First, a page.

ALLENWOOD - It takes about two years for organic materials found in garbage dumps to decompose into methane, but the Lycoming County Landfill is using the waste byproduct right now to produce electricity and heat in an environmentally friendly way.
County, state and PPL Renewable Energy officials gathered Thursday at the landfill along Route 15 in Montgomery to formerly open a new gas-to-energy production facility that provides most of the electricity to the nearby Allenwood Federal Correctional Complex, power into the electrical grid and heat to buildings on the landfill grounds.
PPL Renewable Energy, an affiliate of the PPL Corp., designed, constructed and owns the new 6.2-megawatt plant at the landfill.
Heat distorts the air as methane gas is burned off to produce electricity at the Lycoming County Landfill on Thursday.
Birds scatter as excavators spread out garbage as it is dumped at the landfill. Methane gas, produced by such trash as it decomposes, now is being burned and converted into electricity.
Local dignitaries and officials cut a ribbon during the Gas-to-Energy Power Project dedication at the Lycoming County Resource Management Services Complex on Thursday. From left are Ronnie Holt, Allenwood Federal Camp Warden; Lycoming County Commissioners Ernie Larson and Jeff Wheeland; state Sen. E. Eugene Yaw, R-Loyalsock Township; Williamsport/Lycoming Chamber of Commerce President Vince Matteo; and County Commissioner Tony Mussare.
Four 2,300-horsepower engines are lined up and converting the methane gas, produced by the landfill, into electricity at the Lycoming County Resource Management Services Complex on Thursday. The idea for the renewable energy project began seven years ago, officials said. It will save about 80,000 barrels of imported oil each year, PPL?officials said.
In an agreement with the county, PPL will purchase methane gas from the county to fuel the plant. The county then will buy back a portion of the electricity generated and sell it to the prison.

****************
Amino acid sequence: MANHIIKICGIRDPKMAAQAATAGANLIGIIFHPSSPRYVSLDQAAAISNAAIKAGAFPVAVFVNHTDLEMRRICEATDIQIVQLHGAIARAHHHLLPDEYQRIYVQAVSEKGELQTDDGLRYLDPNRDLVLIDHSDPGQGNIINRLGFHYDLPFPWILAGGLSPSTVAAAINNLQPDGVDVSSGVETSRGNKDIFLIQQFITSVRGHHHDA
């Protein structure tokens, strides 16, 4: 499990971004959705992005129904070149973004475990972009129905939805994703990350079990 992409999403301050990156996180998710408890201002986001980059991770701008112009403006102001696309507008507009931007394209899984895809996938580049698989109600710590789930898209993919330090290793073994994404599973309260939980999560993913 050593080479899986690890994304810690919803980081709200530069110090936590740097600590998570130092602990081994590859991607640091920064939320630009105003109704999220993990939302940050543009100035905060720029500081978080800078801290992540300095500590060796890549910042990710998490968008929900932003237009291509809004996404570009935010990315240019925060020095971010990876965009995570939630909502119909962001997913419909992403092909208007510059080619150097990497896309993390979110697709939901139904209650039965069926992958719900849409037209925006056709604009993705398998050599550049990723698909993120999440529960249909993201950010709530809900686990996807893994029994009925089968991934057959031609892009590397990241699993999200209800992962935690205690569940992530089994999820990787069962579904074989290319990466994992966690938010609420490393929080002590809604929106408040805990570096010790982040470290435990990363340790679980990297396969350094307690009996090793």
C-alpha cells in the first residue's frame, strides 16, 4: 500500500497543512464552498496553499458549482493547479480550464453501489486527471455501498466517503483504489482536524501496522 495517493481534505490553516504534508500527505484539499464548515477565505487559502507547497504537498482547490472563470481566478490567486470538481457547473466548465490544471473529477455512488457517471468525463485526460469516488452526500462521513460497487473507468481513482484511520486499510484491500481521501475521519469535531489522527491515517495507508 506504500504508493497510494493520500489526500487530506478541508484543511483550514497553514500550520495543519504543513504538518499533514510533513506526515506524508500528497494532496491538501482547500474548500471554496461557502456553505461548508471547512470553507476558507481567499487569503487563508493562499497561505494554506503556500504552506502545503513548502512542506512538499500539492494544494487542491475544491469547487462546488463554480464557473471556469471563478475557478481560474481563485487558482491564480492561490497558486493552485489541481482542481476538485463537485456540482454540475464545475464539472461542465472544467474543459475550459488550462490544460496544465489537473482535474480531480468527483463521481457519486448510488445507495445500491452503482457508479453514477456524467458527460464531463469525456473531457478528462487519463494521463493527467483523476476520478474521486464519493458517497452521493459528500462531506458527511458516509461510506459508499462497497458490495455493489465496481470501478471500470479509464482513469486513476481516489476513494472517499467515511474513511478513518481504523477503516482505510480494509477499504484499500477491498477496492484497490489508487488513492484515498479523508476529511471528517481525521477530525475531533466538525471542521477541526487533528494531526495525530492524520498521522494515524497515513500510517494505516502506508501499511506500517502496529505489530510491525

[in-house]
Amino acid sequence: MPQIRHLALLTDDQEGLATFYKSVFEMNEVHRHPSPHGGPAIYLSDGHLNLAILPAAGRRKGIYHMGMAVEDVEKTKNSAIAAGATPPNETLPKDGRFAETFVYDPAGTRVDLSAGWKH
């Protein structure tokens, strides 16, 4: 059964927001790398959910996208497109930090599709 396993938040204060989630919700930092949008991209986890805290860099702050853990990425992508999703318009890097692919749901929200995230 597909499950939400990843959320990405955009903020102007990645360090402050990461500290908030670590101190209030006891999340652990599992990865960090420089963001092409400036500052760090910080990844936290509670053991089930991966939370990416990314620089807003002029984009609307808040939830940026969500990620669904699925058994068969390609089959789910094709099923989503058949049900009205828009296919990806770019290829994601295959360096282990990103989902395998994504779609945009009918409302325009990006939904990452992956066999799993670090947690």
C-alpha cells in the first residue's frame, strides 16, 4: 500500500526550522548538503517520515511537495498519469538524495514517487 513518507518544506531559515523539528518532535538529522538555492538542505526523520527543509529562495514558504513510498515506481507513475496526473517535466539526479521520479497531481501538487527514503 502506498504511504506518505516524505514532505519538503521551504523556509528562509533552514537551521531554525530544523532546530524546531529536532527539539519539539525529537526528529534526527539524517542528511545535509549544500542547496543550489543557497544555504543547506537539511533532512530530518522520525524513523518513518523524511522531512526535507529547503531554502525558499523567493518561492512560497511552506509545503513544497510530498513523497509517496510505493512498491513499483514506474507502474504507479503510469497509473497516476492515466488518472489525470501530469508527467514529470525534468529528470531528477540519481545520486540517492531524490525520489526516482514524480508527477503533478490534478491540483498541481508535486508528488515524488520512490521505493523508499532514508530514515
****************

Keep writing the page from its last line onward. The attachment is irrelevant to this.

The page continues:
"I'm in awe of this project. It's incredible," said Steve Tucker, landfill director.
The new facility, fed by 71 methane wells drilled around the landfill to four huge Caterpillar engines, produces enough electricity to power 4,000 homes and eliminates the equivalent of 80,000 barrels of imported oil a year, according to PPL officials.
Infrastructure and equipment for the new site was up and running in a little more than a year, but the idea for it was born long before. Lycoming County Commissioner Jeff C. Wheeland credited former Commissioner Rebecca Burke and state Sen. E. Eugene Yaw, R-Loyalsock Township, for helping to get the idea off the ground nearly seven years ago.
Yaw, a former solicitor for the county commissioners, said he was disturbed when he saw the flames from excess methane gas being burned off at the landfill when he traveled Route 15.
"Without those flames burning, we're now producing money," he said.
The project allows the federal prison to fulfill its mandate to use renewable energy, Yaw added.
"It really shows there can be cooperative effort between state, local and federal government," he said.
Rick Klingensmith, PPL Global president, said the Lycoming County project is the company's 10th renewable gas-to-energy facility in the state.
He said the project has created jobs, energy and bettered the environment by eliminating greenhouse gas emissions.
"The long-term benefits are substantial," he said.